One could grow far more sentimental over poetry’s loss of position were the verse of the nineteenth century brighter and more memorable. But to judge by depth—the number of poets occasionally capable of resonant, haunting verses—American poetry is undeniably healthier today than a hundred years ago. Even so, the forfeiture of any meaningful social role is a grievous casualty on the road to excellence. Posterity may view ours as the century when American poetry found its voice and lost its audience.

How are those readers who have proceeded resolutely through both volumes apt to feel when they turn its final pages? If they’re like me, gratitude for an editorial task well done will be the primary emotion. Formidable amounts of work clearly went into this project. One doesn’t envy Hollander the job of combing one more sprawling, multicanto epic about Columbus or the Seminole wars for a viable excerpt. I know of no other anthology of the period that begins to match this one’s comprehensiveness. In addition to conventional lyrics, one finds here Christmas carols, anonymous folk ballads, Indian chants, popular songs, African American spirituals, and hymns. Hollander has performed the essential task of compiling a sort of American Collected from which—through criticism, classroom analysis, rival anthologies—an American Selected might be arrived at.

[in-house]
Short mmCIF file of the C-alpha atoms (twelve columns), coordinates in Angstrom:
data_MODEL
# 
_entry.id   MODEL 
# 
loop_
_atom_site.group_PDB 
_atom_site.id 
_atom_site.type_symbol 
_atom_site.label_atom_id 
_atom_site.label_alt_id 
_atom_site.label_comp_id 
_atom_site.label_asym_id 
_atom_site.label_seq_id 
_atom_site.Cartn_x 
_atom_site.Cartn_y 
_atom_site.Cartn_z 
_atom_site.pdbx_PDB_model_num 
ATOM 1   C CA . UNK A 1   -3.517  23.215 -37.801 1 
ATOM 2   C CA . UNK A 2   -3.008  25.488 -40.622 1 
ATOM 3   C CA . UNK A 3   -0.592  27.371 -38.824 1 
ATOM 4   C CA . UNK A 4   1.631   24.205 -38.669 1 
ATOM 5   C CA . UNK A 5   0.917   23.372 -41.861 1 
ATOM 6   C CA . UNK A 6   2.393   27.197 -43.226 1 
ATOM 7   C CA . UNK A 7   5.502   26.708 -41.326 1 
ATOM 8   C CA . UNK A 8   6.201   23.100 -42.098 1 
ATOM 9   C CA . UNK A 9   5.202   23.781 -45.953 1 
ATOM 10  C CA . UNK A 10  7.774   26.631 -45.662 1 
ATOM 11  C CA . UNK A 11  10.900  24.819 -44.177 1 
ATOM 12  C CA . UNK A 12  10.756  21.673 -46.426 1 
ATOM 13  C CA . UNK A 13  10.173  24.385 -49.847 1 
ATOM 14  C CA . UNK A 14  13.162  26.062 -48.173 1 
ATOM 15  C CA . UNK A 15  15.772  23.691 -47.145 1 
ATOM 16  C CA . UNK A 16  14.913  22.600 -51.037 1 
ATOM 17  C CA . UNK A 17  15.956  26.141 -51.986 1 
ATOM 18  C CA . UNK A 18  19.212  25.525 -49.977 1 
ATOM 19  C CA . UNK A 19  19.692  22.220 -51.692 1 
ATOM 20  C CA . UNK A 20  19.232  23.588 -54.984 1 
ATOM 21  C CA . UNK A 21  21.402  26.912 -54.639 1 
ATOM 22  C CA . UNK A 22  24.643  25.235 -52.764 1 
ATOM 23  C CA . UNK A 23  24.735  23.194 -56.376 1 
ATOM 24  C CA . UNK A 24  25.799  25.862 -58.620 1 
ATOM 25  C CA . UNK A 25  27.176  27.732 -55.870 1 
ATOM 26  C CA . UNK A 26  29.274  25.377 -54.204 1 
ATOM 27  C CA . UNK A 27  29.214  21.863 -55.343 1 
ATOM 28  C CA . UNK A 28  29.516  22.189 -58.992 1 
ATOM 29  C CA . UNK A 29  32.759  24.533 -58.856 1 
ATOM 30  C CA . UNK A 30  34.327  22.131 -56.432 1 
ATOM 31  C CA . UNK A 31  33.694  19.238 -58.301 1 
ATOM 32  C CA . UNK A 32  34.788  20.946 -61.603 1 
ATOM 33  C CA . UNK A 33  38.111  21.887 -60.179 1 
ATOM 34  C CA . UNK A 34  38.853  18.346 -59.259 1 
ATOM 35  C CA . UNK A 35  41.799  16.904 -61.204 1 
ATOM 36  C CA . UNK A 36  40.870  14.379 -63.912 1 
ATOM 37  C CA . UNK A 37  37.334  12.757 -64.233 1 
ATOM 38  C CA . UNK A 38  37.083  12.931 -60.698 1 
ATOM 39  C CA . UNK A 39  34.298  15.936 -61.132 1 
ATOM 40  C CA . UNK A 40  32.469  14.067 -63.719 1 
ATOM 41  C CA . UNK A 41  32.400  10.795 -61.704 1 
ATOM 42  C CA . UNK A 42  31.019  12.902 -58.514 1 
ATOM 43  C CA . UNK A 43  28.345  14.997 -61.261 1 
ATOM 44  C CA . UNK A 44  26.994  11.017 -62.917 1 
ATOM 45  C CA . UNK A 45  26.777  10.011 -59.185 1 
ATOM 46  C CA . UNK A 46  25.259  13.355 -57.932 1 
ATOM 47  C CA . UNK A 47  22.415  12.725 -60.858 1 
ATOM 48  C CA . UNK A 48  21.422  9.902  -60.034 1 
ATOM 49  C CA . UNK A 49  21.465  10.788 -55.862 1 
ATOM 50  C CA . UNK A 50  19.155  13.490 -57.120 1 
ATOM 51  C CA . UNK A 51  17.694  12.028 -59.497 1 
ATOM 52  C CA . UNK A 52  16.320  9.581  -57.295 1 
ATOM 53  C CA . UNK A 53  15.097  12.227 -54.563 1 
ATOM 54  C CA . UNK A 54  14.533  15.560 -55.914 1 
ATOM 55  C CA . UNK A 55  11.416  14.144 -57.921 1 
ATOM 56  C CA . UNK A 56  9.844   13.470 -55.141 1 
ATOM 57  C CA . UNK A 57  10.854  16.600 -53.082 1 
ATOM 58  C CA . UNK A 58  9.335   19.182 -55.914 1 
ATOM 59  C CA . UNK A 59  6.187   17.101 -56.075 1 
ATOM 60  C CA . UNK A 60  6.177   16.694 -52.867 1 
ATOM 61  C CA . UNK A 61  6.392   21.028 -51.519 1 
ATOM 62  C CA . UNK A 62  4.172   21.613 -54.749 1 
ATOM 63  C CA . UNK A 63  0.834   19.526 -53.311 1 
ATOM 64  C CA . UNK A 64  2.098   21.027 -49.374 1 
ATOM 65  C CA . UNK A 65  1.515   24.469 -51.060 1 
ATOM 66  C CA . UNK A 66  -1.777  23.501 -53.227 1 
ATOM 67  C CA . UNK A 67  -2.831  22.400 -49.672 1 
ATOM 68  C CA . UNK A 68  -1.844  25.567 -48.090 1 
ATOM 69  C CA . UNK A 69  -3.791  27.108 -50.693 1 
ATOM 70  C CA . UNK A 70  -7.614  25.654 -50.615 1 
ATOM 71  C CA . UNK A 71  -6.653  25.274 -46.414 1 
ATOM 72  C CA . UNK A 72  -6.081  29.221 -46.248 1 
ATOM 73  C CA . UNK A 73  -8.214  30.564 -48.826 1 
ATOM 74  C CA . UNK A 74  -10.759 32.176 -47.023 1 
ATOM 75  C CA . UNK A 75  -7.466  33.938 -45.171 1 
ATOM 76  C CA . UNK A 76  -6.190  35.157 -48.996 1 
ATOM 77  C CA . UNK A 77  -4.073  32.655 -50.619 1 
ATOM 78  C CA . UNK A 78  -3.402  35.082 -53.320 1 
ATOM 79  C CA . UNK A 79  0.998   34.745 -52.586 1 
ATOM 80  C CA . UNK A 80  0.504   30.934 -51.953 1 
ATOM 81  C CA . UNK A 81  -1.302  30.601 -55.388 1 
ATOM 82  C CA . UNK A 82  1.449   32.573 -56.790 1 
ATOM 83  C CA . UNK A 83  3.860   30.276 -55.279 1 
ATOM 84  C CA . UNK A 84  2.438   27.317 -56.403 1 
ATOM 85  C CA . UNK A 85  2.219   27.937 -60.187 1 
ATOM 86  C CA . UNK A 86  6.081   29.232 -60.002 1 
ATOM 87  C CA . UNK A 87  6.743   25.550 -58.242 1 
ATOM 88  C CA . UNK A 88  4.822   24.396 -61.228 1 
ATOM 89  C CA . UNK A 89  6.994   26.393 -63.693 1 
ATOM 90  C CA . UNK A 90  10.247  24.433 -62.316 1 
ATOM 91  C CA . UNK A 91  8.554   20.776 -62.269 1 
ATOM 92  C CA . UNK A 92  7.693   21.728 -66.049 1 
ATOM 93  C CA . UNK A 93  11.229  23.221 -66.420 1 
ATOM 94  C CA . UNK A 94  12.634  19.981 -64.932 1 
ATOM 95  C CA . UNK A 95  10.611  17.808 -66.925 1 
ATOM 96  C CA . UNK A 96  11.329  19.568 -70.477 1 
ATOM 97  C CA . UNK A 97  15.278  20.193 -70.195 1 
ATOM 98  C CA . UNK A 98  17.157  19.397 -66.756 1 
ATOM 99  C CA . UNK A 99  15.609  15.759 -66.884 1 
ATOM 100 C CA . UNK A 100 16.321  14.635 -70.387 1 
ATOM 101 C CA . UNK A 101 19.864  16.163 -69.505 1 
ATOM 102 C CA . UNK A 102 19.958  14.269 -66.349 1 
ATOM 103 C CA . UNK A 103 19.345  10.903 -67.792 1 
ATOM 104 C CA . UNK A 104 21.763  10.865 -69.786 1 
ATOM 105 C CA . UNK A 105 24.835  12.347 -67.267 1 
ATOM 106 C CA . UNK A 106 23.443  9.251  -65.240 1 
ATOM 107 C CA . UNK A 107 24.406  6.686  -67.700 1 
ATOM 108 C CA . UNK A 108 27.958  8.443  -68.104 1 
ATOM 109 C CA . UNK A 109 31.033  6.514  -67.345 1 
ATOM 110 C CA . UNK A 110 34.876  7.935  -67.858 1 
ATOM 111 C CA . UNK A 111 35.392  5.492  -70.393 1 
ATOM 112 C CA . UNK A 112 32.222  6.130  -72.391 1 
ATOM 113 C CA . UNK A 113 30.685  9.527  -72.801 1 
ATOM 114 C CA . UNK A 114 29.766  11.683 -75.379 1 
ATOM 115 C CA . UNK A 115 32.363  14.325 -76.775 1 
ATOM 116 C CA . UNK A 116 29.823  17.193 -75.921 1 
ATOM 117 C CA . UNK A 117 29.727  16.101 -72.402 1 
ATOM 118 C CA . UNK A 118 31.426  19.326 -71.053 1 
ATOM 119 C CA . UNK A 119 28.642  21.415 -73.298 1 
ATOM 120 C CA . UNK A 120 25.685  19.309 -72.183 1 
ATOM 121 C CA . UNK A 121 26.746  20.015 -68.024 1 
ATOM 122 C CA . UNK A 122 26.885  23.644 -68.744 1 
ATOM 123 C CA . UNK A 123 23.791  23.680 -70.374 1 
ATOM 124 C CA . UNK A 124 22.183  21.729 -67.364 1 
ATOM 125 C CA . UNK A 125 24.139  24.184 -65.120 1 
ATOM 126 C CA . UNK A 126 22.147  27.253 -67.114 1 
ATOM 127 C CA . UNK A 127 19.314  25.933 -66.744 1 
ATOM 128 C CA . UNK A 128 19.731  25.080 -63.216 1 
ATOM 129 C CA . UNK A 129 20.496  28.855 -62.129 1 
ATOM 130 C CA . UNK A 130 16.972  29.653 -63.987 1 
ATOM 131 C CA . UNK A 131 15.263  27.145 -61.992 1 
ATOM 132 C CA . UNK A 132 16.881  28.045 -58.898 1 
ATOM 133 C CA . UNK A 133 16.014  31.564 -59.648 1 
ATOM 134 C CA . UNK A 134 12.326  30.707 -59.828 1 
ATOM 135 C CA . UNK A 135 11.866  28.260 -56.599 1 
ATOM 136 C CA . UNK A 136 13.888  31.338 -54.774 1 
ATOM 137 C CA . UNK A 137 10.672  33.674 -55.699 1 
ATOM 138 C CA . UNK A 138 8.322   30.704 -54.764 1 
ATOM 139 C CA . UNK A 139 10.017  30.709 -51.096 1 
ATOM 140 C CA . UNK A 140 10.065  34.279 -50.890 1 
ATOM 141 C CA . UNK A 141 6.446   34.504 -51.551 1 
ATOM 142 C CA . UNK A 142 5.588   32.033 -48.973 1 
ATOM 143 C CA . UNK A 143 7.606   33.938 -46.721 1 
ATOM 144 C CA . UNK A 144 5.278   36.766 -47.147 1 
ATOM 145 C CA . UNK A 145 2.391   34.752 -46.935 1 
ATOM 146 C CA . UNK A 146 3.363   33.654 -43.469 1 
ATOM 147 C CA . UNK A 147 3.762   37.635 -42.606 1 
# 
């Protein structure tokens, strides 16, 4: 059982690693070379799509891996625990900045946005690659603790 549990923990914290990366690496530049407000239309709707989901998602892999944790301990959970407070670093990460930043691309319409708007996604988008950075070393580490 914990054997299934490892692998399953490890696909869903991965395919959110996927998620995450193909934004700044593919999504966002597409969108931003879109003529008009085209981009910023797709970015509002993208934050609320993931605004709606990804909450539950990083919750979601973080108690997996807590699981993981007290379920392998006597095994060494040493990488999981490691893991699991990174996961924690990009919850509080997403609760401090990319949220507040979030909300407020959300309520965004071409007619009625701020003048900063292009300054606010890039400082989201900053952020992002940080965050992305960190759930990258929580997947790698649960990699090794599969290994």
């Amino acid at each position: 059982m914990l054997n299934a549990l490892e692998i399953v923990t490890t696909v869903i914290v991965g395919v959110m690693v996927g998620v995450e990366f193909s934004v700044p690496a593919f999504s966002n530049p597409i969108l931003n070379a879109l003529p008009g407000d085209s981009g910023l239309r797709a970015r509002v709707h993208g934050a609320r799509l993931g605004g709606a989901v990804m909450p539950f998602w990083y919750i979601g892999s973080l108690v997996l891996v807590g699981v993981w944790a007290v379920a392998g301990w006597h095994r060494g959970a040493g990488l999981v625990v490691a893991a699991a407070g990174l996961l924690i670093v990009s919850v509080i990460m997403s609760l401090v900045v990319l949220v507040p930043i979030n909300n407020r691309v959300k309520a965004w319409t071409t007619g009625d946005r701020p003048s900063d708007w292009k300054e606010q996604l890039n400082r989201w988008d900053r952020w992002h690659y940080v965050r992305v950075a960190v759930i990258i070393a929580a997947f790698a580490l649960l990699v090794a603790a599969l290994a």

One is grateful, too, for all kinds of quirky revelations. Who would have guessed that what are almost definitely the two best-known American poems would be written by men who were born in the same year—1779—and whose work is otherwise forgotten? (I’m thinking of Francis Scott Key’s “The Star-Spangled Banner” and Clement Moore’s “A Visit from St. Nicholas.”) Or that Melville could sound so much like Lewis Carroll: “Within low doors the boozy boors/Cat-naps take in pipe-bowl light”? Or that an American poet published a novel entitled Keep Cool in 1817? Or that Trumbull Stickney once composed three lines as surreally odd and lovely as these:

I hear a river thro’ the valley wander
Whose water runs, the song alone remaining.
A rainbow stands and summer passes under.